When restoring the database, many people think that you have to create the database first.  You do not.  When restoring a database through the UI (Enterprise Manager, or SQL Server Management Studio) if you create the database first, it will then be selectable in the drop down menu.  Even with using the UI, creating the database first is optional as you can simply type in the name of the new database in the UI.

If you are restoring from a striped database backup then you will need to specify the name of all the members of the strip.

RESTORE DATABASE MyDatabase FROM DISK='E:\Backups\MyDatabase1.bak',
  DISK='E:\Backups\MyDatabase2.bak'
WITH MOVE 'MyDatabase_Data' TO 'D:\MSSQL\MSSQL.1\MSSQL\Data\MyDatabase_Data.mdf',
  MOVE 'MyDatabase_Log' TO 'D:\MSSQL\MSSQL.1\MSSQL\Data\MyDatabase_Log.ldf'

If you need to restore a differential or log backups after you restore your full backup you will want to place you backup with the NORECOVERY flag. This will tell SQL Server not to complete the recovery process, and to leave the database in an unusable state. This will allow you to continue the restore process. Once the database has been switched into a writable state you won’t be able to restore any transaction logs to the database without restoring from the full backup again.

RESTORE DATABASE MyDatabase FROM DISK='E:\Backups\MyDatabase.bak'
WITH MOVE 'MyDatabase_Data' TO 'D:\MSSQL\MSSQL.1\MSSQL\Data\MyDatabase_Data.mdf',
  MOVE 'MyDatabase_Log' TO 'D:\MSSQL\MSSQL.1\MSSQL\Data\MyDatabase_Log.ldf',
  NO RECOVERY

Denny


August 7, 2008  11:00 AM

How to configure DTC on Windows 2003

Denny Cherry Denny Cherry Profile: Denny Cherry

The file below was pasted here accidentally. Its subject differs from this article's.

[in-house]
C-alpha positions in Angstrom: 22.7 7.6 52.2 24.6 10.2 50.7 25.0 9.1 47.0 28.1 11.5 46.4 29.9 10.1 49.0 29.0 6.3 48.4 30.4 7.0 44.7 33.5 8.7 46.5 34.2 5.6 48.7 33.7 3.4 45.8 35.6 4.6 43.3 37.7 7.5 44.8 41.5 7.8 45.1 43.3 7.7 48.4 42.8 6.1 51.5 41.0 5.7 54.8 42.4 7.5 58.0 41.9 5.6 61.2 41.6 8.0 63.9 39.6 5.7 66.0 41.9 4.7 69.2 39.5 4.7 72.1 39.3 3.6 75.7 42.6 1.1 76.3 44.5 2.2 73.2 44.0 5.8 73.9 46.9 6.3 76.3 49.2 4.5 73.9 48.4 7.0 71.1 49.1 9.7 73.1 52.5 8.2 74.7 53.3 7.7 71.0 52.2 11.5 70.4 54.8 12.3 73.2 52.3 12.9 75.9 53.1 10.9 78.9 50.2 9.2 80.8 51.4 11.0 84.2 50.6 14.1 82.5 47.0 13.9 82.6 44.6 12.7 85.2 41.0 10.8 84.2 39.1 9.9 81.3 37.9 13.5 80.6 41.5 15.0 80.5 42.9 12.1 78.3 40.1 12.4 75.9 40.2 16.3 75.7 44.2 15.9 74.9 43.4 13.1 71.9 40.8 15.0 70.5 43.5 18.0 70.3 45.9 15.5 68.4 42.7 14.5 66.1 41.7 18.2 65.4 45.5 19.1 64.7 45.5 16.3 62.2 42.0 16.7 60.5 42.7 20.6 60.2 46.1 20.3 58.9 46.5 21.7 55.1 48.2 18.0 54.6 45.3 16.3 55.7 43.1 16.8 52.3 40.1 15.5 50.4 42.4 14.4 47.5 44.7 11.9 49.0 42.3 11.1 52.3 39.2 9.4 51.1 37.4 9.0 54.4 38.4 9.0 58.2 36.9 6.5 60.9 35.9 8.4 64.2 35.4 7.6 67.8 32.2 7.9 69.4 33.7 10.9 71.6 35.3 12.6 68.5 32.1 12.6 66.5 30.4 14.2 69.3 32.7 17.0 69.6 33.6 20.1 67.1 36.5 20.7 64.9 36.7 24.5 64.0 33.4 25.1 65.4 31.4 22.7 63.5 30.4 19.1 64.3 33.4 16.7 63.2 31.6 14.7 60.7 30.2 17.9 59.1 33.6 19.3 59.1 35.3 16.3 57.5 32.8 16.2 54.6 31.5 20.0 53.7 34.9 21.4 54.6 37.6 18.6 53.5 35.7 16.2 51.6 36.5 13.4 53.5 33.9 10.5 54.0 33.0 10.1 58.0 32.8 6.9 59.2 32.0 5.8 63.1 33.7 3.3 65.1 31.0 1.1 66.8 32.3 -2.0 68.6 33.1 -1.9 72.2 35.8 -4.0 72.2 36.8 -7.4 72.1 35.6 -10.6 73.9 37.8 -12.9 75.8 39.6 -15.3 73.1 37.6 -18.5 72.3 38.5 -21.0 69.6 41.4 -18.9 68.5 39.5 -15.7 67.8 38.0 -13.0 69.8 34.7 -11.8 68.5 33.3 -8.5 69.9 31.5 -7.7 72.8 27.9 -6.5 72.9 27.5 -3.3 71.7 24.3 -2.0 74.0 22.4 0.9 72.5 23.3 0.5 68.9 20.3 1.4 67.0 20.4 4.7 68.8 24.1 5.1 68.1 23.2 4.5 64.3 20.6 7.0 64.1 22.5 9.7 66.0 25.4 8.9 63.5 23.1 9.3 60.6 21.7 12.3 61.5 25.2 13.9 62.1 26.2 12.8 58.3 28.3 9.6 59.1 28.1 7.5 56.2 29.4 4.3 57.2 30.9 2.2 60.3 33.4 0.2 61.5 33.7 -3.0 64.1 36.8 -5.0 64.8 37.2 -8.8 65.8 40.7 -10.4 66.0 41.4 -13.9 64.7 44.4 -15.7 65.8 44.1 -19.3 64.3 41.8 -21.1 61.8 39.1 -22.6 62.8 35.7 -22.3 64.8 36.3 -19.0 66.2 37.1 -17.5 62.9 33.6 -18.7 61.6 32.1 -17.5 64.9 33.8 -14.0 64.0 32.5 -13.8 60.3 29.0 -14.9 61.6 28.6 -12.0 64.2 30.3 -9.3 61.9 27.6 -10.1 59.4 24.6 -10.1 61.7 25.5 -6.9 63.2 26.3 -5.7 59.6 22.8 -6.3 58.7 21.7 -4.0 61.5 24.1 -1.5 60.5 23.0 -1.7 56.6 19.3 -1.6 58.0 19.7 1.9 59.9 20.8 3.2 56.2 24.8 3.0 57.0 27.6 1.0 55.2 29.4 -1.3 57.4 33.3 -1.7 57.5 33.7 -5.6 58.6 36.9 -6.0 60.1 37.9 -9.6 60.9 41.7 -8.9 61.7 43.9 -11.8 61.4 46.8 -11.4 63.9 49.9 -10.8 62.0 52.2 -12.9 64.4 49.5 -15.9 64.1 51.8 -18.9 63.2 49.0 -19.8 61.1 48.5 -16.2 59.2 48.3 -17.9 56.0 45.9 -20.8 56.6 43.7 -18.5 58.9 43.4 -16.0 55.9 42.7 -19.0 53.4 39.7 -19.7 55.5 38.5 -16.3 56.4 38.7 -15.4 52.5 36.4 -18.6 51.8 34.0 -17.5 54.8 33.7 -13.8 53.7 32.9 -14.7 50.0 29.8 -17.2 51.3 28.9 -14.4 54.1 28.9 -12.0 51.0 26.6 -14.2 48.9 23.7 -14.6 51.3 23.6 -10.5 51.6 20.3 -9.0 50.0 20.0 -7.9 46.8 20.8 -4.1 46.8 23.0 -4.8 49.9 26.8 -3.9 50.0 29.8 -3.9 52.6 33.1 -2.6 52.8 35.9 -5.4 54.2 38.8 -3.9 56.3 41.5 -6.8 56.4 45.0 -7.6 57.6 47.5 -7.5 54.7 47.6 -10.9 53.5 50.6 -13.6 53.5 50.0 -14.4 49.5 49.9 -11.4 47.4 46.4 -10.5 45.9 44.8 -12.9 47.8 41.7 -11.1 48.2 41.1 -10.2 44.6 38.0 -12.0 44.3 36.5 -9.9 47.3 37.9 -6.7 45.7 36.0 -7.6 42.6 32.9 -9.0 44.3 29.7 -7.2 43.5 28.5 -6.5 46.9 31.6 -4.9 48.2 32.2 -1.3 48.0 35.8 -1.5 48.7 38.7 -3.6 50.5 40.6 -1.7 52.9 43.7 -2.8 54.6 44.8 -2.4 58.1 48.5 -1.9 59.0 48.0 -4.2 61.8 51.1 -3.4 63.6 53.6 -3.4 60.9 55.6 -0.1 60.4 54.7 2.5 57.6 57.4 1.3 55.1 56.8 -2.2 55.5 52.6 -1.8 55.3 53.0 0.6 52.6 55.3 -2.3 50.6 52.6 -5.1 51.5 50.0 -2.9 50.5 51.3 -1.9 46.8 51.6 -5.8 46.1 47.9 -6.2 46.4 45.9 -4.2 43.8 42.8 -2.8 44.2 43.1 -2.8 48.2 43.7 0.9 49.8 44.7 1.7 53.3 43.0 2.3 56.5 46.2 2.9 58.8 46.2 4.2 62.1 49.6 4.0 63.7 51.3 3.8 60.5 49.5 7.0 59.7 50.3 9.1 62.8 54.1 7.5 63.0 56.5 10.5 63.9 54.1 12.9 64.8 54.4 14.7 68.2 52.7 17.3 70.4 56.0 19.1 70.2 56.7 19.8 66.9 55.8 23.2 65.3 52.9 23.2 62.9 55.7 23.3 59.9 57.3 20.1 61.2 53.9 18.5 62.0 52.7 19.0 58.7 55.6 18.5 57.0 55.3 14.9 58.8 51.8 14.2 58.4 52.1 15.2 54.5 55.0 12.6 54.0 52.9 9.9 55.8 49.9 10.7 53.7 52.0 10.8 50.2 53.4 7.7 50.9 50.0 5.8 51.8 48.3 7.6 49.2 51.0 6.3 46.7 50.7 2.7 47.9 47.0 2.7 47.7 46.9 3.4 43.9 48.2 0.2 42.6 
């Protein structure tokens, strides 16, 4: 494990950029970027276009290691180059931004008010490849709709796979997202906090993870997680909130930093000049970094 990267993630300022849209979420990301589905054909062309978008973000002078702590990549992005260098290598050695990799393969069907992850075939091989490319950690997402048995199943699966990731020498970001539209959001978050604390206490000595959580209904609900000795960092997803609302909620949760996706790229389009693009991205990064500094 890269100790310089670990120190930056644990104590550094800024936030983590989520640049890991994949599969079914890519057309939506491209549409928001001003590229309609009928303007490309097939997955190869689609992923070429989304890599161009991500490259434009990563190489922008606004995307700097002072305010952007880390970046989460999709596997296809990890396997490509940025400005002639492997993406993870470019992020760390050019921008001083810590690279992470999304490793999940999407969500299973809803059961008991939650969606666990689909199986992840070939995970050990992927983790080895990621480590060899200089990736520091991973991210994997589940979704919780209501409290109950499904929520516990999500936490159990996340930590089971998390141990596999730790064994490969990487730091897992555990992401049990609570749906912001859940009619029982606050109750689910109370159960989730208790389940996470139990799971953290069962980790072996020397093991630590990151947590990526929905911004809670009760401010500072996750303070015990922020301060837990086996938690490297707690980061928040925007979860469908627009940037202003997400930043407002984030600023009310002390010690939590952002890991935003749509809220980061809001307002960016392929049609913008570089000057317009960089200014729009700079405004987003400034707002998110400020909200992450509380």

Back in the Windows 2000 days, getting DTC to work was easy.  It was setup by default to work.  There wasn’t a whole lot of configuration which needed to be done to get it setup correctly.

When Windows 2003 was released things got a bit different.  All of a sudden DTC wasn’t working by default, and there wasn’t a whole lot of documentation around on how to get it working.  The first thing to realise about DTC on Windows 2003 is that it isn’t completely installed by default.  The basics of DTC are there, but network support isn’t enabled by default.  What’s the point of that you ask?  This will allow two applications installed on the same machine to use a single transaction, but that transaction isn’t going to be able to go between machines.

 The first thing that we need to do is install the network half of DTC.  We do this in Add/Remove Programs under the Add/Remove Windows Components button.  When the Windows Components Wizard opens select Application Server and click Details.  You’ll then want to check the “Enable network DTC access” check box.

Add/Remove Programs

After that, finish running through the wizard and network DTC will be installed.  Don’t get to excited yet (Distributed transactions are exciting right?), we still need to configure DTC.  To do this we need to open the Component Services MMC from the Administrative Tools menu.

Component Services

From there, right click on My Computer and select properties and select the MSDTC tab. (If the network components aren’t install this tab usually won’t show up.)  From the MSDTC tab select the Security Configuration button (bottom left).  When the next screen opens all the check boxes will be unchecked.  If you aren’t sure what you need to enable, simply check everything and select No Authentication Required.  If you have setup a DTC Logon Account which is a network account on all machines then you can require authentication if you would prefer.  If any of the machines which are going to be involved with the transaction are clustered via Microsoft Cluster Service you must setup all machines in the transaction to No Authentication Required.  DTC when setup as part of a cluster does not support Authentication.

When deciding which Authentication to use, every machine in the transaction should have the same authentication settings.  So if any machine is clustered all machines using DTC that talk to the cluster, or that talk to machines which talk to the cluster, etc will need to be setup for No Authentication Required.